Knicks Fans Rejoice After Zion Williamson Gets Giddy When Asked About Playing At Madison Square Garden

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Stop me if you’ve heard this before but Knicks fans have definitely totally undoubtedly found a Savior who can pluck them from 20 years of NBA mediocrity and deliver them a NBA title playoff run.

Somewhere in a frayed John Starks jersey, Spike Lee is penning the treatment to A Road To Zion and phoning Jonah Hill to play Tom Thibodeau. The 38 NYC residents who haven’t jetted to Miami during the pandemic dance in the piss-smelling streets as de Blasio and Cuomo argue over who’s going to take credit for it.

Before Zion Williamson geared up to play his first NBA game at Madison Square Garden on Sunday night (a 122-112 overtime loss), the 20-year-old lit up like mom just declared the pizza rolls ready when asked about playing in New York City.

“I’m glad you asked that actually. New York is the Mecca of basketball. I love playing here. I played here in college and this is my first time playing here in the pros. This atmosphere, whether they’re cheering for you or whether they’re booing for you, it’s amazing. Outside of New Orleans obviously, this might be my favorite place to play. I can’t even lie to you.”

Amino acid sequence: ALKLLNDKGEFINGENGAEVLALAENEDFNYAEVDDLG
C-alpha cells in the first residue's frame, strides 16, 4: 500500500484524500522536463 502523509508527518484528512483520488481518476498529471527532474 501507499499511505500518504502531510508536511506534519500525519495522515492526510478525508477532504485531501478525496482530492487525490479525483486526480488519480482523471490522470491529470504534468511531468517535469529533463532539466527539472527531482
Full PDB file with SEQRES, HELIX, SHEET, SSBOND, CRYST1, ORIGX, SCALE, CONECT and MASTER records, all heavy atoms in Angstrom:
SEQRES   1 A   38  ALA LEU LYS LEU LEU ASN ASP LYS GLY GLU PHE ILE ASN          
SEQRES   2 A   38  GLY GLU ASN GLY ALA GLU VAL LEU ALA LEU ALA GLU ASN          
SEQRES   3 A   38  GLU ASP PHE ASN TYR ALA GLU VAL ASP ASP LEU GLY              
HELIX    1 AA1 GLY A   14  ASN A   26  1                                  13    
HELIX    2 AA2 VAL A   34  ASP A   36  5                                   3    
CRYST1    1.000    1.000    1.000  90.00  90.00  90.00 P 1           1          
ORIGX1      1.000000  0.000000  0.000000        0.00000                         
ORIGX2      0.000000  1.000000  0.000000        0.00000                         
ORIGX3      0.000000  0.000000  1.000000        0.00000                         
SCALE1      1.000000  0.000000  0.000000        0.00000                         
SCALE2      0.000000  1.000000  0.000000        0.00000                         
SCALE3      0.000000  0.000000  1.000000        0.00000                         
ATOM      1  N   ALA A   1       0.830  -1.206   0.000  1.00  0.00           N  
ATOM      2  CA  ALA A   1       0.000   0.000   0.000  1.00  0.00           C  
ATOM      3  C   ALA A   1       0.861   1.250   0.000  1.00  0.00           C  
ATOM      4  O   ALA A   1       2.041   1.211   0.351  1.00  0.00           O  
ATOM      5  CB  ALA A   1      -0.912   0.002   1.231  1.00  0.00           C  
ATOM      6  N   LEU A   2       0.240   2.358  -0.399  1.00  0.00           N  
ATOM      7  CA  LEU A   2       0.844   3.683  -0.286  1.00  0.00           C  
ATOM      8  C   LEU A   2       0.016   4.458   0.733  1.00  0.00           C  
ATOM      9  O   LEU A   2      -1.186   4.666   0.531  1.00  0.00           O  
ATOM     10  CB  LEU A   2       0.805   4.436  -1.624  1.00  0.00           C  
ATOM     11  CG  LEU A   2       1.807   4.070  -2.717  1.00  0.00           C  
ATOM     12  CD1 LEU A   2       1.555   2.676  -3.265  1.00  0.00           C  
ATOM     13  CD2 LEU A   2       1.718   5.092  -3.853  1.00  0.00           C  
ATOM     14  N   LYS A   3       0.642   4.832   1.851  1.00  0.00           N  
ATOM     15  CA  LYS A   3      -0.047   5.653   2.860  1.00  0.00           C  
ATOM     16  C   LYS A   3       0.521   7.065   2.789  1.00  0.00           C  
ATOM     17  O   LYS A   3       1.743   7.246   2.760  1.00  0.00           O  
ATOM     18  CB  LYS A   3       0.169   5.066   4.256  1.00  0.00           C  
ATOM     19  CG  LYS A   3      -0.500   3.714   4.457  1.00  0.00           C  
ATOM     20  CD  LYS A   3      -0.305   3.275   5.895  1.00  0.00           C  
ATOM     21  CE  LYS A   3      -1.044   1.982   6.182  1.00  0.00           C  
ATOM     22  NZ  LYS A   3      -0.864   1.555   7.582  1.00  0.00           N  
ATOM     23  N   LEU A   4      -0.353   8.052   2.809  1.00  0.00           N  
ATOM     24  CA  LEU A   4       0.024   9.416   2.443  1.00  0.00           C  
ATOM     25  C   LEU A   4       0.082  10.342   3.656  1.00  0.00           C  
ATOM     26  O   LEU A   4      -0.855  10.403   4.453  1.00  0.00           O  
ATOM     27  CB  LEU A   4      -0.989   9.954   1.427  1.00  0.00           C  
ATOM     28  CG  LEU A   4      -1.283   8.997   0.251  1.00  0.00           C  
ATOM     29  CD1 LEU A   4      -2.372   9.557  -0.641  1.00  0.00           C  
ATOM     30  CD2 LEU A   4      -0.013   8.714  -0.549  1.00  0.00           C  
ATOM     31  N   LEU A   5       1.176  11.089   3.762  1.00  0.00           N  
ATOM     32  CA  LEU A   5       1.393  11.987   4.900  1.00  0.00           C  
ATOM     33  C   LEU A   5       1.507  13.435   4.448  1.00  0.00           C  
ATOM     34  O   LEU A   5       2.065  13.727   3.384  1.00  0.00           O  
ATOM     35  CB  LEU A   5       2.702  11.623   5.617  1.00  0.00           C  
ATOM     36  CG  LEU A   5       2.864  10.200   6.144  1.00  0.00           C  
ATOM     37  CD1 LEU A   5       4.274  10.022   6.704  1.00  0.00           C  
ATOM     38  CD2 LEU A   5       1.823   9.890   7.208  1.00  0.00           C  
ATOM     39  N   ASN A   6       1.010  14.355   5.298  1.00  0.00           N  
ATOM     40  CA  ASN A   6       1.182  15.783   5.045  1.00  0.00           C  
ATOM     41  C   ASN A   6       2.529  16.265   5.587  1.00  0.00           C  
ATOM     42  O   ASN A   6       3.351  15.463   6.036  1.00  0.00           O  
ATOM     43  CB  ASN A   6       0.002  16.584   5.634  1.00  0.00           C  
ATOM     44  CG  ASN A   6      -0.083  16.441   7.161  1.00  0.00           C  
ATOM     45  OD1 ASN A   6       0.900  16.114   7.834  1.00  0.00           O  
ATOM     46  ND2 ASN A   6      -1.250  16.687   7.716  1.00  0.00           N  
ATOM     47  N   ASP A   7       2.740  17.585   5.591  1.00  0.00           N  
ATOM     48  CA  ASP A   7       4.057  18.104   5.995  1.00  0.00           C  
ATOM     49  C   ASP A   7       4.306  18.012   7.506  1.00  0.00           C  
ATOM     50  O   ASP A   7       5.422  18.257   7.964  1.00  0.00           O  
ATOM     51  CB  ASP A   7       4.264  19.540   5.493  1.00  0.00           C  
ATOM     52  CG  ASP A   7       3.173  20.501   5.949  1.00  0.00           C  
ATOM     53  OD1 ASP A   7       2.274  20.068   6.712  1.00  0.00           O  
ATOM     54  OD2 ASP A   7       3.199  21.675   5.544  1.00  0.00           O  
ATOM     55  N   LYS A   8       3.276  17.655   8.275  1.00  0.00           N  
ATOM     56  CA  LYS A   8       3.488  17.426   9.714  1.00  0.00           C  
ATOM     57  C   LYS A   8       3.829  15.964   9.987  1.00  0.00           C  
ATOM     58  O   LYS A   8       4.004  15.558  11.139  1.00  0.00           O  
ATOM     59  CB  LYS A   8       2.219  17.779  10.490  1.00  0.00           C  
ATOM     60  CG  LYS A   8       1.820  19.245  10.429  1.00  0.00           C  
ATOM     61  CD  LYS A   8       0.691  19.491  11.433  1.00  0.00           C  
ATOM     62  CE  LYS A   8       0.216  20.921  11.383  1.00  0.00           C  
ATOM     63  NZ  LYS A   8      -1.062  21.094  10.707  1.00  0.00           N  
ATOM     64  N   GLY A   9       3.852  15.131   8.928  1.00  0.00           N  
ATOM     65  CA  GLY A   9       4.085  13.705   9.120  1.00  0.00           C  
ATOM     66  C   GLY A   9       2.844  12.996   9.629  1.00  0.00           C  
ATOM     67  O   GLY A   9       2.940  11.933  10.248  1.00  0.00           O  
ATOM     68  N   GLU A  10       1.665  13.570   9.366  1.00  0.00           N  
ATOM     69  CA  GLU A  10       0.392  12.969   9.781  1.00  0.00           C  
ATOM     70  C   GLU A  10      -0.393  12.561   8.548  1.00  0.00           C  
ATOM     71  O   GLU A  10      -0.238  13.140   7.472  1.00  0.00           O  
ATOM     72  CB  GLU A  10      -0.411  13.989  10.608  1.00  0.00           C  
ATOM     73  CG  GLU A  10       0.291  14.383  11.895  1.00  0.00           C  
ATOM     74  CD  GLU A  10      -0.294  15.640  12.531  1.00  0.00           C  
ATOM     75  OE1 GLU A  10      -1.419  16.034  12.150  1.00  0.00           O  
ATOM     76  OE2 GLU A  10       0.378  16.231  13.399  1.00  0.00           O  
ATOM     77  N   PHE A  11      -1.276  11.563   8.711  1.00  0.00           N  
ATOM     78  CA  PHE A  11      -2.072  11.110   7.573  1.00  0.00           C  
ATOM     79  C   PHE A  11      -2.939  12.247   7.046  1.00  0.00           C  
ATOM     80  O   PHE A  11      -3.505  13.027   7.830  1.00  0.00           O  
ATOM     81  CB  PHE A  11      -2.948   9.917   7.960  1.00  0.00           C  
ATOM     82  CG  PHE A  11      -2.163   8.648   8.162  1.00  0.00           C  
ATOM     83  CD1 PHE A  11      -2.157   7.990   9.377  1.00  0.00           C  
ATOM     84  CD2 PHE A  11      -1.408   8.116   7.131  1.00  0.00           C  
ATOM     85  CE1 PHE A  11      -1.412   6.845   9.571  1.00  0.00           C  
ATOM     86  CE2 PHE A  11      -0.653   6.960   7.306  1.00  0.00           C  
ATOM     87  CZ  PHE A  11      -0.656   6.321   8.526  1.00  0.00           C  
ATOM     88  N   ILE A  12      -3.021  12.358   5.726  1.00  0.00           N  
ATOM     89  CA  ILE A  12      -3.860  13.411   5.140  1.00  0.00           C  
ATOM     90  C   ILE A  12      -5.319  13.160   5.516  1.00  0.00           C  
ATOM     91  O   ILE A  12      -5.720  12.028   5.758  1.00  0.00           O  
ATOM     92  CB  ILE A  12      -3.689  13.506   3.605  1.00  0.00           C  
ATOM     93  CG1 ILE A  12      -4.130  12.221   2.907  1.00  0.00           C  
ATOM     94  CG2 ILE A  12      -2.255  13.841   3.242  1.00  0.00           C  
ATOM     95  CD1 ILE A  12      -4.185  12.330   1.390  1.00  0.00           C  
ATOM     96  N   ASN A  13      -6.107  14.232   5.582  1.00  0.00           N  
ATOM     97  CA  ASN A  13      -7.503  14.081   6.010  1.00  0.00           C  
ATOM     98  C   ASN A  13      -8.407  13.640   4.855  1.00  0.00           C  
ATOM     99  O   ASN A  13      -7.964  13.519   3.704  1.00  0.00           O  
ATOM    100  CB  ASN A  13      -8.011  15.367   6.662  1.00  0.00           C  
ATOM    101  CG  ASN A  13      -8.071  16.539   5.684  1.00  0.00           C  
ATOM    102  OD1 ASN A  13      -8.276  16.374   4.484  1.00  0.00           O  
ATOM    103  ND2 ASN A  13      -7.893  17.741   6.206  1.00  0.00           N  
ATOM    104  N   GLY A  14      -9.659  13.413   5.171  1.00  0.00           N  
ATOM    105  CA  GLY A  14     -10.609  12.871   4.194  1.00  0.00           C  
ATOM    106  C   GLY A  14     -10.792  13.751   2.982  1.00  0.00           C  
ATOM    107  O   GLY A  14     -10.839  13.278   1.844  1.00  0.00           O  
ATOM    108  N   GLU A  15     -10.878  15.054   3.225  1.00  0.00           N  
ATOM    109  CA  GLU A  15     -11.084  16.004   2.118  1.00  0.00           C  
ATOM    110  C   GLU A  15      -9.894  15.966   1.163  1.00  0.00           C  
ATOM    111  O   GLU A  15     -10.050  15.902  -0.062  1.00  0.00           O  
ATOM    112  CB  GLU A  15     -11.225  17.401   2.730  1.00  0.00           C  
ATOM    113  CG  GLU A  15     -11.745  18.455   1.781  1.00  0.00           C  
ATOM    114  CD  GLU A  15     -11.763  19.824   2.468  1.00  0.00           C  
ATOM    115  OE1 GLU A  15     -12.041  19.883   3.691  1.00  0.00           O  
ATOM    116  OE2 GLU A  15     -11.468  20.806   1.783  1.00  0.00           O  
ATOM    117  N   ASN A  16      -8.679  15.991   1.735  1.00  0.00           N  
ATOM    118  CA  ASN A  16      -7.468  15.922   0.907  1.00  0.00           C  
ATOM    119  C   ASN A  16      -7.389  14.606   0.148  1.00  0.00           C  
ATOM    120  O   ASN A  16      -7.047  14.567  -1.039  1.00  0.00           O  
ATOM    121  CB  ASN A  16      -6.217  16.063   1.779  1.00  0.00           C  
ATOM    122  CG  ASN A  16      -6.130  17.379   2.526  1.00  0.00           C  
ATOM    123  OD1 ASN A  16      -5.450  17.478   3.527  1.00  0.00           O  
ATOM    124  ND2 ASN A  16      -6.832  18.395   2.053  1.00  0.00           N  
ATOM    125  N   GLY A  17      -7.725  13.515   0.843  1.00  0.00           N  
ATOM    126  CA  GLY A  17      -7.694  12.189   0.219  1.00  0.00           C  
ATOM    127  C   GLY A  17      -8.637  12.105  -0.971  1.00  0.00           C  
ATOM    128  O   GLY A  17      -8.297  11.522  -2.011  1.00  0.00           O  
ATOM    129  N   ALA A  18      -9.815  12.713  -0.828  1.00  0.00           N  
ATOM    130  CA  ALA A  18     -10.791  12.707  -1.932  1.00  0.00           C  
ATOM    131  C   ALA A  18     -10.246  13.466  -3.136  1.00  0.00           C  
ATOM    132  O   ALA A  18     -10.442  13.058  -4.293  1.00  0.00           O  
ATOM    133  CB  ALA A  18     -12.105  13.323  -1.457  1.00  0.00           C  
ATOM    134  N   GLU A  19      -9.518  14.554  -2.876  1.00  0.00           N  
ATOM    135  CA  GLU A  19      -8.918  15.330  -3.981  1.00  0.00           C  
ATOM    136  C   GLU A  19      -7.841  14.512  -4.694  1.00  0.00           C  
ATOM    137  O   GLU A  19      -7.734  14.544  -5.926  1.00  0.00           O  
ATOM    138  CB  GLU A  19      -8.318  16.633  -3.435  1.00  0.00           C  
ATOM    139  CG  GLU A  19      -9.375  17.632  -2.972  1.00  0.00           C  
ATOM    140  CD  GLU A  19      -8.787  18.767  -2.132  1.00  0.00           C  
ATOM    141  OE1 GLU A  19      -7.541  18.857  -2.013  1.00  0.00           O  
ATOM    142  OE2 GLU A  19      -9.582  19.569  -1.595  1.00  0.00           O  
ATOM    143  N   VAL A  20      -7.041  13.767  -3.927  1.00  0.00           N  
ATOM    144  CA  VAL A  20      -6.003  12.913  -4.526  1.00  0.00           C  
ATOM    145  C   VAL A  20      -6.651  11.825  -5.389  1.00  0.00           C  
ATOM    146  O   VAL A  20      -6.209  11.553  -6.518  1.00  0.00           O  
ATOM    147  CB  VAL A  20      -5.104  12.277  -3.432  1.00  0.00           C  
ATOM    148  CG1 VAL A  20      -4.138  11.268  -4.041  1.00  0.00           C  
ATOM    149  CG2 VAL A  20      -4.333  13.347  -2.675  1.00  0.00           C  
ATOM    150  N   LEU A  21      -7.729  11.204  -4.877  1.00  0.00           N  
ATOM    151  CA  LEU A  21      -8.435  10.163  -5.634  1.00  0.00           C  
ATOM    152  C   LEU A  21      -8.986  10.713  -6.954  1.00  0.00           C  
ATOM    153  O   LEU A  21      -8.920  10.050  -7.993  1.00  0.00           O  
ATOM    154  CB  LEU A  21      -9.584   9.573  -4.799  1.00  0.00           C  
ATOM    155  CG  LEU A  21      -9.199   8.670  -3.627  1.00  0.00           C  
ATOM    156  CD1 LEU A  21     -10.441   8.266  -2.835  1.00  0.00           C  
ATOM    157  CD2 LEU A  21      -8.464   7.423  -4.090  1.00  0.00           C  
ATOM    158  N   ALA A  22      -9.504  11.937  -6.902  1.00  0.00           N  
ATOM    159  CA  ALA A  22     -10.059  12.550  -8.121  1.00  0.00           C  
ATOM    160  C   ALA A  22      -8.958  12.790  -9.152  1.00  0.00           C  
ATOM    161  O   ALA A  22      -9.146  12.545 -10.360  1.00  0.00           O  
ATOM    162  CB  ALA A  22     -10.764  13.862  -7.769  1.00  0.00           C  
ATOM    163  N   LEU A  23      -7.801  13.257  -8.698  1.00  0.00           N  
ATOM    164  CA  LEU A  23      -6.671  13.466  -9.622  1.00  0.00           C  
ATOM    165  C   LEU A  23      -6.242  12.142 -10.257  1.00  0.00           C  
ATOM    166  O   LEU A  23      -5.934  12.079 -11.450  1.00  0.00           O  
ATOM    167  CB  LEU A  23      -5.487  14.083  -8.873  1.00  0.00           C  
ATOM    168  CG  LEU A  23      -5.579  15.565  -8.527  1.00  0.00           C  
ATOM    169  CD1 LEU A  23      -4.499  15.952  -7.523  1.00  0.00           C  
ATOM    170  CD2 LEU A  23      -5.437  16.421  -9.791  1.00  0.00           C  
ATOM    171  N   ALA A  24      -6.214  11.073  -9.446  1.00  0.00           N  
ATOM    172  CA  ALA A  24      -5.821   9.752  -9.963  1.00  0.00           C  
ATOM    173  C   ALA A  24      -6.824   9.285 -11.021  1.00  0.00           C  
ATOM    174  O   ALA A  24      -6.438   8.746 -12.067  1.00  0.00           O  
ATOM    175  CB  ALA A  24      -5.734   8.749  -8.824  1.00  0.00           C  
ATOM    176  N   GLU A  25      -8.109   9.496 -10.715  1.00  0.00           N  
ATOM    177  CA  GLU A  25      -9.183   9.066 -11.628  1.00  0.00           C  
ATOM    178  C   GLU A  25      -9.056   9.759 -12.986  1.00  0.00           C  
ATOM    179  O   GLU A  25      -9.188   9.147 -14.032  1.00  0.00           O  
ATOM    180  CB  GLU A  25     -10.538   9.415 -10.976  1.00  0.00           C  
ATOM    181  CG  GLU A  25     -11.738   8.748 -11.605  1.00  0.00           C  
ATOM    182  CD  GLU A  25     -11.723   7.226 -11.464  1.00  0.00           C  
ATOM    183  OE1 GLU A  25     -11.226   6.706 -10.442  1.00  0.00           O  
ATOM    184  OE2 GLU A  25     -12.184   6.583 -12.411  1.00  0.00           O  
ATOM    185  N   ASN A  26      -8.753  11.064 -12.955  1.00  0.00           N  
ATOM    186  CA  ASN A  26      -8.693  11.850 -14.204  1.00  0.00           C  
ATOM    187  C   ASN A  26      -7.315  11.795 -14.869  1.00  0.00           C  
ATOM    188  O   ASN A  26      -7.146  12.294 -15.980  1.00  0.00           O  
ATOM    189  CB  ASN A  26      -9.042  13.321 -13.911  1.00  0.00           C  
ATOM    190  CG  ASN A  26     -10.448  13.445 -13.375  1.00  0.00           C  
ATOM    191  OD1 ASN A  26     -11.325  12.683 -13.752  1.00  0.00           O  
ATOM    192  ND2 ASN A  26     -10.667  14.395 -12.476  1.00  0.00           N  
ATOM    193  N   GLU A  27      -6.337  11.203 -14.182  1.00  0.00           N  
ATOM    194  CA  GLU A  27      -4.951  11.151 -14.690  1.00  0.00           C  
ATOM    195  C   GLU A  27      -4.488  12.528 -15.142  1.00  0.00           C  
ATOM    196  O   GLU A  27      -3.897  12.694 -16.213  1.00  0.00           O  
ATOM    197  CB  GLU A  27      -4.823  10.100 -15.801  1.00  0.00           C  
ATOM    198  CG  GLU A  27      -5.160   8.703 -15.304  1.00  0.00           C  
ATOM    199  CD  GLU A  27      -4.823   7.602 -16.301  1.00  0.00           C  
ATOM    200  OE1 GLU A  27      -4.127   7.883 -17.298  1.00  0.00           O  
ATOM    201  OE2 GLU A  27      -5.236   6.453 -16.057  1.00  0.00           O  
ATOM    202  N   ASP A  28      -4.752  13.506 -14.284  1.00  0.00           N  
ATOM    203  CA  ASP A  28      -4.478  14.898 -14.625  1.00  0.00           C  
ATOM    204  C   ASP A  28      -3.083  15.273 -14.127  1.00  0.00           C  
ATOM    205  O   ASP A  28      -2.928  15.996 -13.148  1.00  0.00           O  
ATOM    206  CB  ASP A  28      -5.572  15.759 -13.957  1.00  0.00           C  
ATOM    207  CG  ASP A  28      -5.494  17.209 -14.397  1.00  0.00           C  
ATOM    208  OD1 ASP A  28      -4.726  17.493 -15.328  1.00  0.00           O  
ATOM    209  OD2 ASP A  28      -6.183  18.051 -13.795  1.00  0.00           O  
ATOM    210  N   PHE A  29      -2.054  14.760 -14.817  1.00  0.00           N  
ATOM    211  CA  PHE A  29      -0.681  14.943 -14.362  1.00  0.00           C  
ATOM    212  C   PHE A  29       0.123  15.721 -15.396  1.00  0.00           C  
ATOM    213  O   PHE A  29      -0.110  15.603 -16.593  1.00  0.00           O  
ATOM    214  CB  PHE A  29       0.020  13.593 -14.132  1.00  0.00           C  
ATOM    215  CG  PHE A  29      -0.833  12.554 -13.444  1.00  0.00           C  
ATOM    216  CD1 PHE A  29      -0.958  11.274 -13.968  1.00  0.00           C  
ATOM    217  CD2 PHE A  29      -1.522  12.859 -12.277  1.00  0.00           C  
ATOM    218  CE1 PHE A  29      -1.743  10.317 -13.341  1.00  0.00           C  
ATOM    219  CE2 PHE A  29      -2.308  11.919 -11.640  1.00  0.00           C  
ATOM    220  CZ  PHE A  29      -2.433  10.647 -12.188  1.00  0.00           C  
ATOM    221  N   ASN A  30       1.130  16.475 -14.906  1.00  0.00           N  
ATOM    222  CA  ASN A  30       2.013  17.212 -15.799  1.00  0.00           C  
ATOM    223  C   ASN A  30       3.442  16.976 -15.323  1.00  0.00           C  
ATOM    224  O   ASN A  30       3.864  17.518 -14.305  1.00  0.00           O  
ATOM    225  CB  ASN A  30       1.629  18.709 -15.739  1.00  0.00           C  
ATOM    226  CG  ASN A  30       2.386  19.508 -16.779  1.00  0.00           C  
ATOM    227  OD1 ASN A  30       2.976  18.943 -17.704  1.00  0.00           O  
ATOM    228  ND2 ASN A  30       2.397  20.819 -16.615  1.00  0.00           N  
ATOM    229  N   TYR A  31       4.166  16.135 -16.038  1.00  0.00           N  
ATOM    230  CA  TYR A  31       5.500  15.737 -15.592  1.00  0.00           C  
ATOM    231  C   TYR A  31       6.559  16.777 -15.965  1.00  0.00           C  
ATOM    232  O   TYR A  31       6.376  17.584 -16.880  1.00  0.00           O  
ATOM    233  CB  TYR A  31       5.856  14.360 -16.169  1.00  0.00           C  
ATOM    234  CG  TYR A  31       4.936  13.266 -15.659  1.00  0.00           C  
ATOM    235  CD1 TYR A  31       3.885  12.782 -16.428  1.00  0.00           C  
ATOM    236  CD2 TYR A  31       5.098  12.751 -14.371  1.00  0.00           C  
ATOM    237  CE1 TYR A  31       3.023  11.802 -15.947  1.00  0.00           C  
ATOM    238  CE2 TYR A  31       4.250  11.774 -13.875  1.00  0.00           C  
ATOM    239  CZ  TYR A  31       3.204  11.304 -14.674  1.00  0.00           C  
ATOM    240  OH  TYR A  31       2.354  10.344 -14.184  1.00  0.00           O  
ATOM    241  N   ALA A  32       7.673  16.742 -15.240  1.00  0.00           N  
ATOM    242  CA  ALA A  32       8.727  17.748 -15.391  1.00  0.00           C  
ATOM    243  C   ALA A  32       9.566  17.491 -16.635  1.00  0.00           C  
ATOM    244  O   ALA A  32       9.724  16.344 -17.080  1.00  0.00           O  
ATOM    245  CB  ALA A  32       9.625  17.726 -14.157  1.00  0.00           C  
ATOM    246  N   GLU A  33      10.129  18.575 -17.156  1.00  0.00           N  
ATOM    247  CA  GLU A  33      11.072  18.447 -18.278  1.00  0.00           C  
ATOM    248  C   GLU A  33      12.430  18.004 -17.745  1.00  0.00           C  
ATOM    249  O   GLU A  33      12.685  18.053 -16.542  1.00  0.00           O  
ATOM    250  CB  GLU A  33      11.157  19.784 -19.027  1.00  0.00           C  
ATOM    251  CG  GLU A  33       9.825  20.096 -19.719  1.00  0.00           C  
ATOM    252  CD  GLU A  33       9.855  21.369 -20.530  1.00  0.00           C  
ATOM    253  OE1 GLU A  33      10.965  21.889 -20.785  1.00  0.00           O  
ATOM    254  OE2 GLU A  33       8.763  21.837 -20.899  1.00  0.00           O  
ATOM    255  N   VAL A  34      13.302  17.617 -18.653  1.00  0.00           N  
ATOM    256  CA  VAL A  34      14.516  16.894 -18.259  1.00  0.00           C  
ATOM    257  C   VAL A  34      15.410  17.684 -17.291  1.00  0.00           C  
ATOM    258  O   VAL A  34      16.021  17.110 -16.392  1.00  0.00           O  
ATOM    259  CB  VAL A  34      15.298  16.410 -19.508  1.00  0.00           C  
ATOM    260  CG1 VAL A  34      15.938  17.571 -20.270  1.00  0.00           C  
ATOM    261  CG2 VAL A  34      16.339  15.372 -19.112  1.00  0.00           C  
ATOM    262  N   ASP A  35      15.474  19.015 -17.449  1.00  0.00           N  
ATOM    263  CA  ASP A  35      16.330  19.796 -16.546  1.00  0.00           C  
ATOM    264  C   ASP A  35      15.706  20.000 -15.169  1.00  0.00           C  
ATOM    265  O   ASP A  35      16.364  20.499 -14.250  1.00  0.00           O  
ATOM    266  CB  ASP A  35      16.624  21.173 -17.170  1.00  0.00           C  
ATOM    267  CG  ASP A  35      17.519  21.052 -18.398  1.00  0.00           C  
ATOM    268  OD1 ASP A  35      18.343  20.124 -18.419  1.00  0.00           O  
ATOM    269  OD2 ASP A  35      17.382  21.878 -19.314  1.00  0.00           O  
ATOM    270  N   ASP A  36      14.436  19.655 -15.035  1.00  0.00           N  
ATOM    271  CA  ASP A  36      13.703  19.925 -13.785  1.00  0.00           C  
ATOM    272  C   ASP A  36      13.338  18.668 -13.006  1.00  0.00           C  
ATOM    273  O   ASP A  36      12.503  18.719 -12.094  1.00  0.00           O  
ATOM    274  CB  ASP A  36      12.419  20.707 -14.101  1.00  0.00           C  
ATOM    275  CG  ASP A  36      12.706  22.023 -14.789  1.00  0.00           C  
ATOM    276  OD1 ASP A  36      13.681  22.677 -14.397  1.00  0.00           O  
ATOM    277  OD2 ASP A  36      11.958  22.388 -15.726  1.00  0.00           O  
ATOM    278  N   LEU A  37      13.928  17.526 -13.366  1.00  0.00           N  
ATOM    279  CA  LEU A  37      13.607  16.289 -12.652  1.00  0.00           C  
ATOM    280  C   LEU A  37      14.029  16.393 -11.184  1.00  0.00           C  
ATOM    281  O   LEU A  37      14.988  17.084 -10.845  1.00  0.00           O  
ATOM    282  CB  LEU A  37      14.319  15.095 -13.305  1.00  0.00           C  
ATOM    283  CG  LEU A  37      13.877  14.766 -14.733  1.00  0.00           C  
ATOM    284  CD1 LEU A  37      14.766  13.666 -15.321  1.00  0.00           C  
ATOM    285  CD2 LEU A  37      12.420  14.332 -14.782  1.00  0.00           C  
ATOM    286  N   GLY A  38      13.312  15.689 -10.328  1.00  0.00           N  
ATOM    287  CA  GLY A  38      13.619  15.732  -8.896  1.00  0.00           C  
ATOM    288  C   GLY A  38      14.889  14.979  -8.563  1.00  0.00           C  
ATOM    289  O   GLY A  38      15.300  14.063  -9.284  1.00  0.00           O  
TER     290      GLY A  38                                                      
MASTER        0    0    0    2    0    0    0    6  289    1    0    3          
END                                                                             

(Zion finished with 34 points, 9 rebounds, and 5 assists in his first ever pro game at MSG).

Sure, Jordan, Kobe, and LeBron have all said nearly identical things about playing at MSG and have stifled NYC’s advances time after time, but far be it for me to yuck on someone’s yum.

Zion is under contract until after ’22-’23 season, but in the landscape of player empowerment, gone are the days of Scottie Pippen playing a decade for single team that’s paying him in Applebee’s gift cards. Zion to the Knicks is a mortal lock. Definitely. Probably.


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Matt’s love of writing was born during a sixth grade assembly when it was announced that his essay titled “Why Drugs Are Bad” had taken first prize in D.A.R.E.’s grade-wide contest. The anti-drug people gave him a $50 savings bond for his brave contribution to crime-fighting, and upon the bond’s maturity 10 years later, he used it to buy his very first bag of marijuana.